There are four stories here, with differing degrees of fantasy and absurdity.  “Over Texas” focuses on the Kennedy staff–the First Lady’s insecure secretary Mary Gallagher (Katie Donnelly), and the President’s somewhat infatuated secretary Evelyn Lincoln (Kay Love)–as they make the fateful journey to Dallas in November, 1963. “Where’s Mamie?” takes Mamie Eisenhower (Elizabeth Van Pelt) on a fantastical odyssey from her White House bedroom to Little Rock, Arkansas and Algiers, with opera singer Marian Anderson (Jeanitta Perkins) along for the ride. “Olio” features a short singing recital by First Daughter Margaret Truman (Christina Rios), presided over by a particularly boorish version of her mother, Bess (Nathan Robert Hinds). The last and longest segment is “Eleanor Sleeps Here”, in which a bizarrely vapid and capricious Eleanor Roosevelt (Kay Love) is taken on an impromptu flight over Washington, DC by famed pilot Amelia Earhart (Belinda Quimby), sparking the jealous ramblings of Eleanor’s close friend and confidant, former news reporter Lorena “Hick” Hickok (Rachel Hanks).  Many historians believe the relationship between Hick and Eleanor was romantic, and that’s LaChiusa’s take, except the way this is written, it seems like the two have little in common and can barely stand each other. The oddest thing about these selections is that most of the First Ladies don’t come across very well–Jacqueline Kennedy (Christina Rios) is aloof and demanding, Lady Bird Johnson (Belinda Quimby) is a clueless airhead, Bess Truman  (Nathan Robert Hinds),  is portrayed as crass, boorish and insensitive; and Eleanor Roosevelt seems flighty and not particularly bright. The only First Lady who leaves a generally positive impression is Mamie Eisenhower, in a departure from the stingy and shrewish way she’s been portrayed. elsewhere. Here, she’s spunky and girlish, determined to change history and break out of the “rules” her husband (also Hinds) has set for her.  That segment is easily the most entertaining of the evening because of Van Pelt’s dynamic performance, although it’s not perfect either, since it oddly trivializes the desegregation crisis in Little Rock.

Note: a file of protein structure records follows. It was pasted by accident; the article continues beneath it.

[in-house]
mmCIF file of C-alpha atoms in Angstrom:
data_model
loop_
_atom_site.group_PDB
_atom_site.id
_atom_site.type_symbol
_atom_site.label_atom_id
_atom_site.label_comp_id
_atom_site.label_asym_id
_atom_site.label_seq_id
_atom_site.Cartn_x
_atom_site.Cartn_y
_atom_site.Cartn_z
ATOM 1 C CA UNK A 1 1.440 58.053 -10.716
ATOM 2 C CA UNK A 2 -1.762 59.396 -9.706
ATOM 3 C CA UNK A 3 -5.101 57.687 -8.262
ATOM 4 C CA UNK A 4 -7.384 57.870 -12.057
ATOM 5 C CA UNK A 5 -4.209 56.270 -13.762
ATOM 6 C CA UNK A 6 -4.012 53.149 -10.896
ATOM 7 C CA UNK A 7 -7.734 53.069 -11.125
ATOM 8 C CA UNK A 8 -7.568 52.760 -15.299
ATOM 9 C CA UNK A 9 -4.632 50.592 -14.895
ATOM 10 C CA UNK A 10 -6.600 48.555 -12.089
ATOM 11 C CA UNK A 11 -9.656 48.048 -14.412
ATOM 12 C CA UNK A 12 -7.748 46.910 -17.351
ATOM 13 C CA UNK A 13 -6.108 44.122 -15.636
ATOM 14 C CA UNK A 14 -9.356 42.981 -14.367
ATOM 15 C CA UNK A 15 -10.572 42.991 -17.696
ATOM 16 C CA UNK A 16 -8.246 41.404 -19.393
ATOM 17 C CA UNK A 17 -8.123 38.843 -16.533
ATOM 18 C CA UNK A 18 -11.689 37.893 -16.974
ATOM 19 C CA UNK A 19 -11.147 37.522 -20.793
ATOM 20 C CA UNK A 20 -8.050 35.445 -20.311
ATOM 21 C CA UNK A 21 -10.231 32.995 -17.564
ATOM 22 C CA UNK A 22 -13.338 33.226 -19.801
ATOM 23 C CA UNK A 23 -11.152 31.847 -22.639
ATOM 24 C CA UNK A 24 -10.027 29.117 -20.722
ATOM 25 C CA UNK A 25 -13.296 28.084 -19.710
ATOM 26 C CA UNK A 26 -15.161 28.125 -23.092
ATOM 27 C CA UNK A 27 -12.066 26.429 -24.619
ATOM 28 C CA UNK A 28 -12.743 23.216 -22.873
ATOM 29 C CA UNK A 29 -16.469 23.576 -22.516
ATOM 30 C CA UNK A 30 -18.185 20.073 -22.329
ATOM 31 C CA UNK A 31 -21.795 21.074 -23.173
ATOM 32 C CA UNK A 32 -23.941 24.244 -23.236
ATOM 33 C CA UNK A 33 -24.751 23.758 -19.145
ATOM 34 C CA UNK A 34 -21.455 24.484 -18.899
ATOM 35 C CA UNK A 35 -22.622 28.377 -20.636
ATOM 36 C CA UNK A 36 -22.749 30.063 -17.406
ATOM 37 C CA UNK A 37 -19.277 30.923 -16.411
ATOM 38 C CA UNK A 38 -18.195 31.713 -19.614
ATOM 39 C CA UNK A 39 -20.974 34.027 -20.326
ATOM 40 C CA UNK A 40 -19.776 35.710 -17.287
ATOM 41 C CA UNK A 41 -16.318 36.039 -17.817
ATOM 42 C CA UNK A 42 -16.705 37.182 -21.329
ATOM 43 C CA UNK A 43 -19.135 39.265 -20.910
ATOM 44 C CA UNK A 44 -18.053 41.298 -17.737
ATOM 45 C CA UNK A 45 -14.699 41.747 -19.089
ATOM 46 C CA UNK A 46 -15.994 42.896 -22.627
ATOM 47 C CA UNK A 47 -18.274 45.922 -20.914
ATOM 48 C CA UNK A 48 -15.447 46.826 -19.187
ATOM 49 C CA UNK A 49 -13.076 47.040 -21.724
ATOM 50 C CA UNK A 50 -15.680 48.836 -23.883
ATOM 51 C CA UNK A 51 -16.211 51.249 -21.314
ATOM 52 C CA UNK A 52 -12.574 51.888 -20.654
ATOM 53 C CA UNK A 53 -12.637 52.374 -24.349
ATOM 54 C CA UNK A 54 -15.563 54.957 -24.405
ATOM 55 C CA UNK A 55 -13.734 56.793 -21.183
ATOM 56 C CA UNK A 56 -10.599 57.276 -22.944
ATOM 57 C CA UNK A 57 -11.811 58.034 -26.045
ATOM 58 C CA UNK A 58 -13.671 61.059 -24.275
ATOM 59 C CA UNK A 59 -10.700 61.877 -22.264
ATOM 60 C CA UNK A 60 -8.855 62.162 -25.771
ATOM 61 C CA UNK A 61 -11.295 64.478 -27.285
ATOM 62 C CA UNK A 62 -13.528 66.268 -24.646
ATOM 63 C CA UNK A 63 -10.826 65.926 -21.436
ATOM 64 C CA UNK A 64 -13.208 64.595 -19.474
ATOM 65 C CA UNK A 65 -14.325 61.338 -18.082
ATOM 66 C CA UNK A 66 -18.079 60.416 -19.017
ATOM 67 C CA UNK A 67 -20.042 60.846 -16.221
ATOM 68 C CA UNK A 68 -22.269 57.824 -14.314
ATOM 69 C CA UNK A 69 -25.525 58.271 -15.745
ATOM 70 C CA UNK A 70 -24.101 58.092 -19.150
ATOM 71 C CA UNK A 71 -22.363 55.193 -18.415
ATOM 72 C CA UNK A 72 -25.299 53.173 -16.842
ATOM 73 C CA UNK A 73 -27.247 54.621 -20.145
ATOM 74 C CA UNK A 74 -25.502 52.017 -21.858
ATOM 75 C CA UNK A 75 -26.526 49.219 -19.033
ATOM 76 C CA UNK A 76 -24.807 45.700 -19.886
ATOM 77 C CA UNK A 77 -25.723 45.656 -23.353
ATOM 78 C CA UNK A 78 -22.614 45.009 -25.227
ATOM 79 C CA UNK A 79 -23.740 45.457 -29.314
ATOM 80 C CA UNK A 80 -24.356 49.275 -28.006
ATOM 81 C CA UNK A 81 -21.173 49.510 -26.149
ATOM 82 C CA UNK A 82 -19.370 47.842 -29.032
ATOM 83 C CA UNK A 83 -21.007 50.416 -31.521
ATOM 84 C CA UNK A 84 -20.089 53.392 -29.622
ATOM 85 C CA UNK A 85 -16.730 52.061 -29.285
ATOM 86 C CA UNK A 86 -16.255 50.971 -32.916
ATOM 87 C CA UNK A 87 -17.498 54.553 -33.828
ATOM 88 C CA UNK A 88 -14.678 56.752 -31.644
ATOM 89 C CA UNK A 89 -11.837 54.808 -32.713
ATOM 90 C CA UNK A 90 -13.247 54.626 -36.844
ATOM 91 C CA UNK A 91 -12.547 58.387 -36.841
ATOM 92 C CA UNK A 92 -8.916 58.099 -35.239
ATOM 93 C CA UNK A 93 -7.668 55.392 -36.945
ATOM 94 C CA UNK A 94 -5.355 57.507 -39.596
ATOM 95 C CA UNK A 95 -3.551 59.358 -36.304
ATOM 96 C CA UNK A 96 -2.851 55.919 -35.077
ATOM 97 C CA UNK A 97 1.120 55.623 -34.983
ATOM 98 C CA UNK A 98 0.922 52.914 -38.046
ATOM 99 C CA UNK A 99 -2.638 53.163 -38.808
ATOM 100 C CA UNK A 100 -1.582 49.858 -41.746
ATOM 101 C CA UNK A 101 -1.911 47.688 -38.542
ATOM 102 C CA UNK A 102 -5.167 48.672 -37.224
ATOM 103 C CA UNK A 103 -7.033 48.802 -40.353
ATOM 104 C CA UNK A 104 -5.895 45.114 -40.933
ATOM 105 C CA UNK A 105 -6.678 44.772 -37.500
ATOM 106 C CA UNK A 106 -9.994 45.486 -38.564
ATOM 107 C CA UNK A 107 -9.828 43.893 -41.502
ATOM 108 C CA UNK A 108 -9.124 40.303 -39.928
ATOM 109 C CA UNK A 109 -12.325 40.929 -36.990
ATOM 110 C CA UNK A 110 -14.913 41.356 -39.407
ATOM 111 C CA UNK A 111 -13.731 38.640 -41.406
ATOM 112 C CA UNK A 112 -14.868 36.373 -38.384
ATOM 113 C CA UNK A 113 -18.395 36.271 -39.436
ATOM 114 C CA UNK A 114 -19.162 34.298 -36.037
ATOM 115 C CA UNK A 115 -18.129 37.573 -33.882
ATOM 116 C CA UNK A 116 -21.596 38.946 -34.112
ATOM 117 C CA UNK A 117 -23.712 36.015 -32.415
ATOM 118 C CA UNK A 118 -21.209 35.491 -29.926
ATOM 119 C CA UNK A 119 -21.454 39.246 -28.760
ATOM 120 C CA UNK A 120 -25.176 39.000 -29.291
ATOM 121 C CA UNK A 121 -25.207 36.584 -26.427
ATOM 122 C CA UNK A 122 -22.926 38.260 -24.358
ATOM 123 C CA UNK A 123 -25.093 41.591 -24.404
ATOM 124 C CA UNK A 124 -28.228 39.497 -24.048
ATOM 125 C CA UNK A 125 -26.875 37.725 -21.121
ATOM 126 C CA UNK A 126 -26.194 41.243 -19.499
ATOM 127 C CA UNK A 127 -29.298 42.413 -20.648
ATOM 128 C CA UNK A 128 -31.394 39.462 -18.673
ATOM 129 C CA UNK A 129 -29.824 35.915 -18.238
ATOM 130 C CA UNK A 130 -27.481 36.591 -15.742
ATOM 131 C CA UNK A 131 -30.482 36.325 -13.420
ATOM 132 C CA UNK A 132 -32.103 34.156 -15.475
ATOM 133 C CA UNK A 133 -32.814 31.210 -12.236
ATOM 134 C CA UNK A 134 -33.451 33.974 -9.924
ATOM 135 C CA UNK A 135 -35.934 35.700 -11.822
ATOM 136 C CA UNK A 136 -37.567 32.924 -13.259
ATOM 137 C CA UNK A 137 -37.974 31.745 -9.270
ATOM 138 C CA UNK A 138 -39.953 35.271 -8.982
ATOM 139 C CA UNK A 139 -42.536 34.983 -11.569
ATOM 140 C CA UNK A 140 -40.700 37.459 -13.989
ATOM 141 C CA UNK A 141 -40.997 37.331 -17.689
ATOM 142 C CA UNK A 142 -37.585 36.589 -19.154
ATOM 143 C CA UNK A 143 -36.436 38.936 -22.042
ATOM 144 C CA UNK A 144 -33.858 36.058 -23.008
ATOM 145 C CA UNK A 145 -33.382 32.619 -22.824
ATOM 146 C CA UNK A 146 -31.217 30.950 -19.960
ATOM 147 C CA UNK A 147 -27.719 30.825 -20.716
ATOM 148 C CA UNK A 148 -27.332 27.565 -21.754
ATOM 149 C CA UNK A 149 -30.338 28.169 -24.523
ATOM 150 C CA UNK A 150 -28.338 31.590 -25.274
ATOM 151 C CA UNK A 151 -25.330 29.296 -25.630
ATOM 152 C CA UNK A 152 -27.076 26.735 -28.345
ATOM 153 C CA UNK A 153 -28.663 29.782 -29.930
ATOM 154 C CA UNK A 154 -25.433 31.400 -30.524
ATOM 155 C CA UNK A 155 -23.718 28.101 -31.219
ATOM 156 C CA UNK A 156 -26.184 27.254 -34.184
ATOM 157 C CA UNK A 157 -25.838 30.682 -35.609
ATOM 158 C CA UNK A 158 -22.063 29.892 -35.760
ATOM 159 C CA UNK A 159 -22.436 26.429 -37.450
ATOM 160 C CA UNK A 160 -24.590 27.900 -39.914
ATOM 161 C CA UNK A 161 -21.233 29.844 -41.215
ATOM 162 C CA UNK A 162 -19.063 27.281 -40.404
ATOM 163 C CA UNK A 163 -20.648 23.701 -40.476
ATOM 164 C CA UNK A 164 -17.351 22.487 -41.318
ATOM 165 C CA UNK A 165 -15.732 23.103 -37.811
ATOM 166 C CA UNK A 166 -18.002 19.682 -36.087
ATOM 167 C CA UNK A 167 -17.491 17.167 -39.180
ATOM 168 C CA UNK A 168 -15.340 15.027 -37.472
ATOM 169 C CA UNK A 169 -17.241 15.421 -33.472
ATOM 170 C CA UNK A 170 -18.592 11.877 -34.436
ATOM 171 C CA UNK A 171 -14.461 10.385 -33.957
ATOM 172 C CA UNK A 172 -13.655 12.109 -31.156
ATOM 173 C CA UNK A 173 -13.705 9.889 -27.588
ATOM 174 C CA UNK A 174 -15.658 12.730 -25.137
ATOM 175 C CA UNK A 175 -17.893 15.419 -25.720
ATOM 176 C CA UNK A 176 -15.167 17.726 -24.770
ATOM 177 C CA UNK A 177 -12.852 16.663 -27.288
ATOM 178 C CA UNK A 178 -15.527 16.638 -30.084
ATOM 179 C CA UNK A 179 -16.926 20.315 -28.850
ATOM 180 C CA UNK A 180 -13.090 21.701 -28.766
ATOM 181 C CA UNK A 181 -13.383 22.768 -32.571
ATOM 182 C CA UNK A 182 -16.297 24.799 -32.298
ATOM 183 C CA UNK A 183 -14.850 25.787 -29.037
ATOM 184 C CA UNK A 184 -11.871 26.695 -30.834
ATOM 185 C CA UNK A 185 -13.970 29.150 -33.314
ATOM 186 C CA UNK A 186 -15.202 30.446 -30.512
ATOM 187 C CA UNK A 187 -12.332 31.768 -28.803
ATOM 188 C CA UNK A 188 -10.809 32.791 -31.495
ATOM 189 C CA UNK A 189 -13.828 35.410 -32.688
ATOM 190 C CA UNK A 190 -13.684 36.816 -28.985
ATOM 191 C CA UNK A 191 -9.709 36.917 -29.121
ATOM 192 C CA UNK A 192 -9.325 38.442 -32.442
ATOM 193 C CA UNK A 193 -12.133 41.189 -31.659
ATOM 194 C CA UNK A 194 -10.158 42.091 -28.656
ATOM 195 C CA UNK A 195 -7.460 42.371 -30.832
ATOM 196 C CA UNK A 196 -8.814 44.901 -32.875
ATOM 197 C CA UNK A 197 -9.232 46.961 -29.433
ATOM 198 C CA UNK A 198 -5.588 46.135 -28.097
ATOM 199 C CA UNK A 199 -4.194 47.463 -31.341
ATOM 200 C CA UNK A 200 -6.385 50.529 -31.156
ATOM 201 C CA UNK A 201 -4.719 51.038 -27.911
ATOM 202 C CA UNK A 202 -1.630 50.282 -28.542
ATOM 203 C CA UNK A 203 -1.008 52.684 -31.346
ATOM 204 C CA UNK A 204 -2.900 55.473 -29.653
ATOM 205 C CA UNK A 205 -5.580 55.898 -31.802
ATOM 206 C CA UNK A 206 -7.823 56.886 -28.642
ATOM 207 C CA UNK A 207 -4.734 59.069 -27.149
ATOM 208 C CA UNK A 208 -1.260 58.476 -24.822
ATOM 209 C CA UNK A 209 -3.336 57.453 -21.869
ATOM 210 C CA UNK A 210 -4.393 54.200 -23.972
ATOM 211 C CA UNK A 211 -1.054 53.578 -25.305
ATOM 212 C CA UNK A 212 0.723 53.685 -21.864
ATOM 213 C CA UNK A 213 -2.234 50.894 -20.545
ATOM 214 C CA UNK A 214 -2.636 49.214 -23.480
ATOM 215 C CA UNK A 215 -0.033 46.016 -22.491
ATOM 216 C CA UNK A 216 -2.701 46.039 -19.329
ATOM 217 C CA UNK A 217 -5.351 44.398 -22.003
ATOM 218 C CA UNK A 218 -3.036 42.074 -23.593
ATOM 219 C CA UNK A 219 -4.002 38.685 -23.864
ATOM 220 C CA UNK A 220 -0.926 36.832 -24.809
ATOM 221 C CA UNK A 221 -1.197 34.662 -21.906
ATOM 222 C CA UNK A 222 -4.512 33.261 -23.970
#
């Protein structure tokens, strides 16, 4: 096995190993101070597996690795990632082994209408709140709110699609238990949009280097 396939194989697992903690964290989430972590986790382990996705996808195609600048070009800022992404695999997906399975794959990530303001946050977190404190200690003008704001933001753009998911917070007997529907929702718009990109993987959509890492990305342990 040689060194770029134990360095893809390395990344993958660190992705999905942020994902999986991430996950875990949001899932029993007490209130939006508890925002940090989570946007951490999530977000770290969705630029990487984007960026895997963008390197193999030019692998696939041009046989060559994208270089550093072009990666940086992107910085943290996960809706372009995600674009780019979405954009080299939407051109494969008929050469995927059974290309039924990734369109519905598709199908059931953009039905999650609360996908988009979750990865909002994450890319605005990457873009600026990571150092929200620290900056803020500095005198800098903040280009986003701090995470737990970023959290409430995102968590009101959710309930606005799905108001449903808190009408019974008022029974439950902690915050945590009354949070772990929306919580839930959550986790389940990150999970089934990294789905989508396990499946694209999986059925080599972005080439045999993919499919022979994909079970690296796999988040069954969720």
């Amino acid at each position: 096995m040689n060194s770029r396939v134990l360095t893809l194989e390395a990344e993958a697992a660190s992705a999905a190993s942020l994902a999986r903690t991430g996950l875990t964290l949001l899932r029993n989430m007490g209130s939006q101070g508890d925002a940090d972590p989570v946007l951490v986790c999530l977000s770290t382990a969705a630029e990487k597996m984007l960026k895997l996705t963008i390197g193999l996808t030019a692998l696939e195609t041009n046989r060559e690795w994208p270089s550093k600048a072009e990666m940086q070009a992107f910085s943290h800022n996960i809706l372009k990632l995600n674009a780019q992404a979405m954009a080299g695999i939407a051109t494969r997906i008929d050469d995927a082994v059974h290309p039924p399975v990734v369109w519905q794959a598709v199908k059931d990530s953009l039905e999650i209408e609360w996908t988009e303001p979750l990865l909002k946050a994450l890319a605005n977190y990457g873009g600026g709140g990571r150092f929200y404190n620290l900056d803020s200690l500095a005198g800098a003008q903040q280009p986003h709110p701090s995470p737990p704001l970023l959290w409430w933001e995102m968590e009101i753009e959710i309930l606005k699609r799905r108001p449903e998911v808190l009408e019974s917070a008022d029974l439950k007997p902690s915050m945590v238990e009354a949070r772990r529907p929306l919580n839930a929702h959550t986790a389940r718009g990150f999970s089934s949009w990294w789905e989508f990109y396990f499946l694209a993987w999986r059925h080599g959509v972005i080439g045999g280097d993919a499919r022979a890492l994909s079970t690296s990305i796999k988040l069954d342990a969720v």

Despite the difficult script and unmemorable score, however, the cast is very strong, and the production values are impressive. Especially notable technically are Amy Harrison’s richly detailed costumes.  The performers do their best with this material, as well. In addition to the production’s stand-out, Van Pelt, there are also strong performances from Donnelly as the self-doubting Gallagher,  Hinds as Dwight Eisenhower, Hanks as Hick, Quimby as Amelia Earhart, Rios as Jackie Kennedy and Margaret Truman, Perkins as Marian Anderson, and Love as Evelyn Lincoln and (making the most of an underwritten role) Eleanor Roosevelt.  The show opens with a promising ensemble number in which various First Ladies sing about the difficulty of the job, and it closes with a similar number, and these segments are probably the best parts of the show.

It’s a frustrating experience as a reviewer and a theatre fan to see such a well-produced production of a show that I don’t particularly enjoy.  As weak and confusing as the script is, though, this cast and crew have made the most of it, making it worth seeing just for the sake of the strong performances. R-S Theatrics continues to take risks in their productions, and that’s a good thing even when the risks don’t always pay off.

Katie Donnelly, Kay Love Photo by Michael Young R-S Theatrics

Katie Donnelly, Kay Love
Photo by Michael Young
R-S Theatrics